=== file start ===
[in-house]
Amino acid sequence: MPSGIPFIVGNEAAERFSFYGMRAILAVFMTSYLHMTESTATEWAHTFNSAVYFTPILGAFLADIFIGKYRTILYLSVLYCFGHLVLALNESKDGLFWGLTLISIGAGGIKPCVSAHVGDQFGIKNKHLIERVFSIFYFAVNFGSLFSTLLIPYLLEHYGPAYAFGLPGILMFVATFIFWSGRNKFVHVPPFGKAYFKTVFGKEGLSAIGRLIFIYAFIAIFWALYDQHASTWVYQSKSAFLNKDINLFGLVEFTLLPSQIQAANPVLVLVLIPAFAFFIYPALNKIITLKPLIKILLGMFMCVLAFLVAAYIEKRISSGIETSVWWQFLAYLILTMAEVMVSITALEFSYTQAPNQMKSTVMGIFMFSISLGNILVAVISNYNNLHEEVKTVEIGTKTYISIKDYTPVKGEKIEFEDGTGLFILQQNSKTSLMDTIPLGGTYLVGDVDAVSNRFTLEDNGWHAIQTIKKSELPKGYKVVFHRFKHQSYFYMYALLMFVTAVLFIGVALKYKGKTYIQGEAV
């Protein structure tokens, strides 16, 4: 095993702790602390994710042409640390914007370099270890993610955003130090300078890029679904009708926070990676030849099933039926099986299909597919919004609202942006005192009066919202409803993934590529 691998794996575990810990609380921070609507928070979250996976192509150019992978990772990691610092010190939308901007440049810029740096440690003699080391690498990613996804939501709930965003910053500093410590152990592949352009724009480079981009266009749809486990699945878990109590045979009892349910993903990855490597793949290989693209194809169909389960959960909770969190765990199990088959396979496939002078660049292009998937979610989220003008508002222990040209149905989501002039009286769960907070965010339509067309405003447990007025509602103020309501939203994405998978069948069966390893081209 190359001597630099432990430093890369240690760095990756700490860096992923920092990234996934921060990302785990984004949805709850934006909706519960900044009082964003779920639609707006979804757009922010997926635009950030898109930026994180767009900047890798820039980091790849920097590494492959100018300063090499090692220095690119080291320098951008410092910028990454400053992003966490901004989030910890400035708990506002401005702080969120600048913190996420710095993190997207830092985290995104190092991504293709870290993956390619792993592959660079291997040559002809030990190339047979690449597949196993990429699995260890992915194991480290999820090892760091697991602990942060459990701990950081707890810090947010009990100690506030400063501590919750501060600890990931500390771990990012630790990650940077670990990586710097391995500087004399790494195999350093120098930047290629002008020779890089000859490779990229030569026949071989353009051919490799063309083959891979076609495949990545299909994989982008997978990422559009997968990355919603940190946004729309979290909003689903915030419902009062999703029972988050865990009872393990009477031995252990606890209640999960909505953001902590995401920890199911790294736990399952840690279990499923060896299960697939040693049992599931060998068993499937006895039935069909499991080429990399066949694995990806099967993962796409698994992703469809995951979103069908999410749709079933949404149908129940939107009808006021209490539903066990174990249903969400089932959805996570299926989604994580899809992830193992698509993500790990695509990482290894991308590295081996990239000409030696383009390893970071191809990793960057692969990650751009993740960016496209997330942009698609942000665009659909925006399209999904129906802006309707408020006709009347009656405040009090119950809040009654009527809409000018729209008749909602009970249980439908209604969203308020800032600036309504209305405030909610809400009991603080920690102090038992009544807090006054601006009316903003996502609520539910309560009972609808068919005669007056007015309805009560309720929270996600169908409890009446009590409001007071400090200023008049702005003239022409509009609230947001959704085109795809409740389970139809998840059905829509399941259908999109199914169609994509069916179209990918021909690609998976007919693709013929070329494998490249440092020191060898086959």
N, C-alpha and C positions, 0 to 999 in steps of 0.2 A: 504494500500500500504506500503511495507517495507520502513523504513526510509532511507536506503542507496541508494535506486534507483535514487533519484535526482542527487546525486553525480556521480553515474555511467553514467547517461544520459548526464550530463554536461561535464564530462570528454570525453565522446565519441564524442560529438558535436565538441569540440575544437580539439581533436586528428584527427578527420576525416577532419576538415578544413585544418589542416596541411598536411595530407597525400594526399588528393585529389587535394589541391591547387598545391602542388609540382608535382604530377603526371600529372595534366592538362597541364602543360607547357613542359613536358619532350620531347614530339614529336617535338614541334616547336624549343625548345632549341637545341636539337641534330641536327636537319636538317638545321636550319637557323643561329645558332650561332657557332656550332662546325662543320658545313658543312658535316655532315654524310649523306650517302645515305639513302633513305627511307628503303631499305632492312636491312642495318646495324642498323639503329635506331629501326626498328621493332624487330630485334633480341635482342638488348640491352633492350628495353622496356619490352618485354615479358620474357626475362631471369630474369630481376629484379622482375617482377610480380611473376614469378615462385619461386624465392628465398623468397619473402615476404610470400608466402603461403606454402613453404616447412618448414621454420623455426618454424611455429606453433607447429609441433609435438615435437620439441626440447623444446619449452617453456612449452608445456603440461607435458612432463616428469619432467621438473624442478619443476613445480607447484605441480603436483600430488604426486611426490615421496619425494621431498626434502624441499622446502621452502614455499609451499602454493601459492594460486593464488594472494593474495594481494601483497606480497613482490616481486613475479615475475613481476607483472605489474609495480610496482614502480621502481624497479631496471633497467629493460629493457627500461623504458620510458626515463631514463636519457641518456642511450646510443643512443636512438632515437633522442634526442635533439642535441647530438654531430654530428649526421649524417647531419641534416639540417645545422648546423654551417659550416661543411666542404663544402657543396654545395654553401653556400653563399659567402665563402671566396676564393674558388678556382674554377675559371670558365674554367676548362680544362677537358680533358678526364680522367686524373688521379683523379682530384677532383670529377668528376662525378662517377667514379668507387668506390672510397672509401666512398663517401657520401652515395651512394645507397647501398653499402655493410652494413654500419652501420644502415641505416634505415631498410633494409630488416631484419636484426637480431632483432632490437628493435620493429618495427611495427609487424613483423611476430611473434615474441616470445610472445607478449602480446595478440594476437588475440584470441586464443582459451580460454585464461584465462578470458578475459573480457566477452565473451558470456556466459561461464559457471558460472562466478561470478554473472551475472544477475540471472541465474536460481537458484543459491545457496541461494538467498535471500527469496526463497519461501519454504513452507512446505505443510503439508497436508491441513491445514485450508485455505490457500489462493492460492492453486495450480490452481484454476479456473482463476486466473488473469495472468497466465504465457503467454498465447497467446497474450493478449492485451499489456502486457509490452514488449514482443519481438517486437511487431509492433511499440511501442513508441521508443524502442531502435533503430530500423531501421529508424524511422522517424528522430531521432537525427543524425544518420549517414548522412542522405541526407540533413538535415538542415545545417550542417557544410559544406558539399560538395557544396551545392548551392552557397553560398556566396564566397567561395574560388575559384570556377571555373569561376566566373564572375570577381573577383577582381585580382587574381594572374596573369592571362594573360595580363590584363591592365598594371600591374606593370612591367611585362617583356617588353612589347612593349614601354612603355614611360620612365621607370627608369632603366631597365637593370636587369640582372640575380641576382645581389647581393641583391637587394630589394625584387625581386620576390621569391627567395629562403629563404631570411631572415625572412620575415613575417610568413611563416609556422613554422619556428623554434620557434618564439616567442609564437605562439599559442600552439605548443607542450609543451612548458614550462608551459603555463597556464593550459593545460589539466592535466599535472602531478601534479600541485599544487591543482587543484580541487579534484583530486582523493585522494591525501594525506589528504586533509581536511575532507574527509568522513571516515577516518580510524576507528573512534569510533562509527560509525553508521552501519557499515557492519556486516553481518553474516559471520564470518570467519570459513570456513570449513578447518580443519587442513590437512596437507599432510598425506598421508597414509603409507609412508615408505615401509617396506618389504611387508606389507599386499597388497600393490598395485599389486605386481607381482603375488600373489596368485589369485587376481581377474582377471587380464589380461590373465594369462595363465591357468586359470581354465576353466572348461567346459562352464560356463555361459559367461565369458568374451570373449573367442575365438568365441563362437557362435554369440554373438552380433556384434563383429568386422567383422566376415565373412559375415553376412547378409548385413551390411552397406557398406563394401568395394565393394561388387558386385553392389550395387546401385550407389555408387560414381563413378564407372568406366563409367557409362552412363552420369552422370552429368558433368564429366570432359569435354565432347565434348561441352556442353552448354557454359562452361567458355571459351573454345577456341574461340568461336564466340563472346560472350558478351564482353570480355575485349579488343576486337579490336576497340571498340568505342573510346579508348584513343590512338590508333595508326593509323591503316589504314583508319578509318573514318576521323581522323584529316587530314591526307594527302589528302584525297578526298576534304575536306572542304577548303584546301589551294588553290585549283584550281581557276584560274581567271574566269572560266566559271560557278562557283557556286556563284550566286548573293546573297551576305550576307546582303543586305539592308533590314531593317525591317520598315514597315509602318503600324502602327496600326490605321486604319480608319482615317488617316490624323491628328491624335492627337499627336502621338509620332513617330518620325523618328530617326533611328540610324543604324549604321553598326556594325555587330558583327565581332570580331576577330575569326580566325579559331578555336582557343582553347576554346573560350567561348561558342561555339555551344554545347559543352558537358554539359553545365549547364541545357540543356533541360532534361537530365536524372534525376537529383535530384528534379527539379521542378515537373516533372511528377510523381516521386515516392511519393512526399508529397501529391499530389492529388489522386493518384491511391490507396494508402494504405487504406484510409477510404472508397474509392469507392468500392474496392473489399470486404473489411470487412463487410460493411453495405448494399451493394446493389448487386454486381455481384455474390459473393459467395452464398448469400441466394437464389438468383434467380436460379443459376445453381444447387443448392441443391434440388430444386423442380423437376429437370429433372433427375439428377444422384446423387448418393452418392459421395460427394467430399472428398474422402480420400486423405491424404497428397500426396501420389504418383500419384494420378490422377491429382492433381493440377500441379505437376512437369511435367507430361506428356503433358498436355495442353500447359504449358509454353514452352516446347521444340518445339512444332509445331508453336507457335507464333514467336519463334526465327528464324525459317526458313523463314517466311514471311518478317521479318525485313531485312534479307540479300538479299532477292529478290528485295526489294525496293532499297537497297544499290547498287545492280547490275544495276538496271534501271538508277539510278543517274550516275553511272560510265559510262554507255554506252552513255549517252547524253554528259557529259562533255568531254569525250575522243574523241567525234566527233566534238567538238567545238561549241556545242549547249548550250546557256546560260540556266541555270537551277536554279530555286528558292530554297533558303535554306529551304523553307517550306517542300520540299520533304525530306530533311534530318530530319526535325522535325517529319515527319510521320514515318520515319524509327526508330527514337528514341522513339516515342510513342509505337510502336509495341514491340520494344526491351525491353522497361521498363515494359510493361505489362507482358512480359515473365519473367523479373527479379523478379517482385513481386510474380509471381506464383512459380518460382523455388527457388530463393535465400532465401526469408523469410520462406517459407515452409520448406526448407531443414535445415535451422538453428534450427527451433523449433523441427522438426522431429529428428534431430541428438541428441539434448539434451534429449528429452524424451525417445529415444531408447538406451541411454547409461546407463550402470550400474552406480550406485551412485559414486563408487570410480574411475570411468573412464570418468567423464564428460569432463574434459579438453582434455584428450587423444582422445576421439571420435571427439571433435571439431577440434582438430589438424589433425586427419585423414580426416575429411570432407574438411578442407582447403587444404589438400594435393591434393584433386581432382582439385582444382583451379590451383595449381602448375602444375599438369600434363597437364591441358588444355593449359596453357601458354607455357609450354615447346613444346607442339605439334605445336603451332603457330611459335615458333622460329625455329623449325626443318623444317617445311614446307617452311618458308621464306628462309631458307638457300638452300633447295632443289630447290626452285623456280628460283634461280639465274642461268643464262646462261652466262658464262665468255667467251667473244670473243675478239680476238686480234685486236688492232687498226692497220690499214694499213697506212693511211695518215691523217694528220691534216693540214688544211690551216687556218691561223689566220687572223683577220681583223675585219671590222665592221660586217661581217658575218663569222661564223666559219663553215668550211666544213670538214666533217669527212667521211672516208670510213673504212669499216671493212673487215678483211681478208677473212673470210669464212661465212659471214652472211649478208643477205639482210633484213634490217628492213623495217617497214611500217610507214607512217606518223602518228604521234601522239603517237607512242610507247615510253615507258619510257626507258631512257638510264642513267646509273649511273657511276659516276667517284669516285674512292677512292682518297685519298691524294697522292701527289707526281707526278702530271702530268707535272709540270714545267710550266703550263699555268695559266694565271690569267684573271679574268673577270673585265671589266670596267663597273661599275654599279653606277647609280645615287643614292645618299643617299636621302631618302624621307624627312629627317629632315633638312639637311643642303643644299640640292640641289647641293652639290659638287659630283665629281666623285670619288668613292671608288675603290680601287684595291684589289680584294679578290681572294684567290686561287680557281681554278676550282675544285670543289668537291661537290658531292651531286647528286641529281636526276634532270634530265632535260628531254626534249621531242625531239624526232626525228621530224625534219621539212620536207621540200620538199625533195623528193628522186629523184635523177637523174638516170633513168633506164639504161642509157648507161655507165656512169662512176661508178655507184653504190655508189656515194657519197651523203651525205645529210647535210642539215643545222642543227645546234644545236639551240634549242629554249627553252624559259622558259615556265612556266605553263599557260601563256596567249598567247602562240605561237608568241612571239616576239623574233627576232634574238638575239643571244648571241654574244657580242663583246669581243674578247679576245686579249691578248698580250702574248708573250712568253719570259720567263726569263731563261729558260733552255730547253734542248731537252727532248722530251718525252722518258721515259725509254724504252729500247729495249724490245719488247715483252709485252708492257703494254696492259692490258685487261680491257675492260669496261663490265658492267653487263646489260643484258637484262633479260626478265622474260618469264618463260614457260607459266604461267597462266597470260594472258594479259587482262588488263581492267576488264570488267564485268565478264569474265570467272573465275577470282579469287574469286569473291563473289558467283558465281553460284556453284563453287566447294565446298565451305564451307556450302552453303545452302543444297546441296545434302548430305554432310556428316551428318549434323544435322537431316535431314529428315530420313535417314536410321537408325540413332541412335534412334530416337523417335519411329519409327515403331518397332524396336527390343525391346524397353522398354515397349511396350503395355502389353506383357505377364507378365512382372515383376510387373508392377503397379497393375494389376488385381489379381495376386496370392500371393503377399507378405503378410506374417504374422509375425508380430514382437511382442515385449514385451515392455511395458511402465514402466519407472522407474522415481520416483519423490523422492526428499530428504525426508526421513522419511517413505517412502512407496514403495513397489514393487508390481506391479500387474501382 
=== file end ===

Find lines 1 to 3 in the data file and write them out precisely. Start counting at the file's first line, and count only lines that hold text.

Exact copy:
[in-house]
Amino acid sequence: MPSGIPFIVGNEAAERFSFYGMRAILAVFMTSYLHMTESTATEWAHTFNSAVYFTPILGAFLADIFIGKYRTILYLSVLYCFGHLVLALNESKDGLFWGLTLISIGAGGIKPCVSAHVGDQFGIKNKHLIERVFSIFYFAVNFGSLFSTLLIPYLLEHYGPAYAFGLPGILMFVATFIFWSGRNKFVHVPPFGKAYFKTVFGKEGLSAIGRLIFIYAFIAIFWALYDQHASTWVYQSKSAFLNKDINLFGLVEFTLLPSQIQAANPVLVLVLIPAFAFFIYPALNKIITLKPLIKILLGMFMCVLAFLVAAYIEKRISSGIETSVWWQFLAYLILTMAEVMVSITALEFSYTQAPNQMKSTVMGIFMFSISLGNILVAVISNYNNLHEEVKTVEIGTKTYISIKDYTPVKGEKIEFEDGTGLFILQQNSKTSLMDTIPLGGTYLVGDVDAVSNRFTLEDNGWHAIQTIKKSELPKGYKVVFHRFKHQSYFYMYALLMFVTAVLFIGVALKYKGKTYIQGEAV
């Protein structure tokens, strides 16, 4: 095993702790602390994710042409640390914007370099270890993610955003130090300078890029679904009708926070990676030849099933039926099986299909597919919004609202942006005192009066919202409803993934590529 691998794996575990810990609380921070609507928070979250996976192509150019992978990772990691610092010190939308901007440049810029740096440690003699080391690498990613996804939501709930965003910053500093410590152990592949352009724009480079981009266009749809486990699945878990109590045979009892349910993903990855490597793949290989693209194809169909389960959960909770969190765990199990088959396979496939002078660049292009998937979610989220003008508002222990040209149905989501002039009286769960907070965010339509067309405003447990007025509602103020309501939203994405998978069948069966390893081209 190359001597630099432990430093890369240690760095990756700490860096992923920092990234996934921060990302785990984004949805709850934006909706519960900044009082964003779920639609707006979804757009922010997926635009950030898109930026994180767009900047890798820039980091790849920097590494492959100018300063090499090692220095690119080291320098951008410092910028990454400053992003966490901004989030910890400035708990506002401005702080969120600048913190996420710095993190997207830092985290995104190092991504293709870290993956390619792993592959660079291997040559002809030990190339047979690449597949196993990429699995260890992915194991480290999820090892760091697991602990942060459990701990950081707890810090947010009990100690506030400063501590919750501060600890990931500390771990990012630790990650940077670990990586710097391995500087004399790494195999350093120098930047290629002008020779890089000859490779990229030569026949071989353009051919490799063309083959891979076609495949990545299909994989982008997978990422559009997968990355919603940190946004729309979290909003689903915030419902009062999703029972988050865990009872393990009477031995252990606890209640999960909505953001902590995401920890199911790294736990399952840690279990499923060896299960697939040693049992599931060998068993499937006895039935069909499991080429990399066949694995990806099967993962796409698994992703469809995951979103069908999410749709079933949404149908129940939107009808006021209490539903066990174990249903969400089932959805996570299926989604994580899809992830193992698509993500790990695509990482290894991308590295081996990239000409030696383009390893970071191809990793960057692969990650751009993740960016496209997330942009698609942000665009659909925006399209999904129906802006309707408020006709009347009656405040009090119950809040009654009527809409000018729209008749909602009970249980439908209604969203308020800032600036309504209305405030909610809400009991603080920690102090038992009544807090006054601006009316903003996502609520539910309560009972609808068919005669007056007015309805009560309720929270996600169908409890009446009590409001007071400090200023008049702005003239022409509009609230947001959704085109795809409740389970139809998840059905829509399941259908999109199914169609994509069916179209990918021909690609998976007919693709013929070329494998490249440092020191060898086959």